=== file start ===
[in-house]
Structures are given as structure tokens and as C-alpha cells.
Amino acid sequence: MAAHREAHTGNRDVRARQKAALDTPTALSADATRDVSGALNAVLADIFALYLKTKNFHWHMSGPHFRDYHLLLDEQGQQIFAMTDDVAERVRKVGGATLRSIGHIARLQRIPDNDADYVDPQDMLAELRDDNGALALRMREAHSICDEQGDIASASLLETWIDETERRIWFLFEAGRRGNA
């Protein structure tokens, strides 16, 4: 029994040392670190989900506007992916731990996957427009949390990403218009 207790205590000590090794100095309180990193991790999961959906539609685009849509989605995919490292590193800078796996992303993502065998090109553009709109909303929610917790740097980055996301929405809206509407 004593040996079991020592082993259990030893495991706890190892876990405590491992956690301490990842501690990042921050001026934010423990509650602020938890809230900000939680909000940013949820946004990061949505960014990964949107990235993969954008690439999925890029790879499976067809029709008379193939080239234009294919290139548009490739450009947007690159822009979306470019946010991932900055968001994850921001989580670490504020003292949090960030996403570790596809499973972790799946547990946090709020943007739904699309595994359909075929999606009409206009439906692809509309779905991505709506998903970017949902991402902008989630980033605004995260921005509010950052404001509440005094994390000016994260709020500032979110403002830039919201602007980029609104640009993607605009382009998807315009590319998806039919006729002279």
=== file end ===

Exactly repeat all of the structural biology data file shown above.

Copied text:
[in-house]
Structures are given as structure tokens and as C-alpha cells.
Amino acid sequence: MAAHREAHTGNRDVRARQKAALDTPTALSADATRDVSGALNAVLADIFALYLKTKNFHWHMSGPHFRDYHLLLDEQGQQIFAMTDDVAERVRKVGGATLRSIGHIARLQRIPDNDADYVDPQDMLAELRDDNGALALRMREAHSICDEQGDIASASLLETWIDETERRIWFLFEAGRRGNA
């Protein structure tokens, strides 16, 4: 029994040392670190989900506007992916731990996957427009949390990403218009 207790205590000590090794100095309180990193991790999961959906539609685009849509989605995919490292590193800078796996992303993502065998090109553009709109909303929610917790740097980055996301929405809206509407 004593040996079991020592082993259990030893495991706890190892876990405590491992956690301490990842501690990042921050001026934010423990509650602020938890809230900000939680909000940013949820946004990061949505960014990964949107990235993969954008690439999925890029790879499976067809029709008379193939080239234009294919290139548009490739450009947007690159822009979306470019946010991932900055968001994850921001989580670490504020003292949090960030996403570790596809499973972790799946547990946090709020943007739904699309595994359909075929999606009409206009439906692809509309779905991505709506998903970017949902991402902008989630980033605004995260921005509010950052404001509440005094994390000016994260709020500032979110403002830039919201602007980029609104640009993607605009382009998807315009590319998806039919006729002279």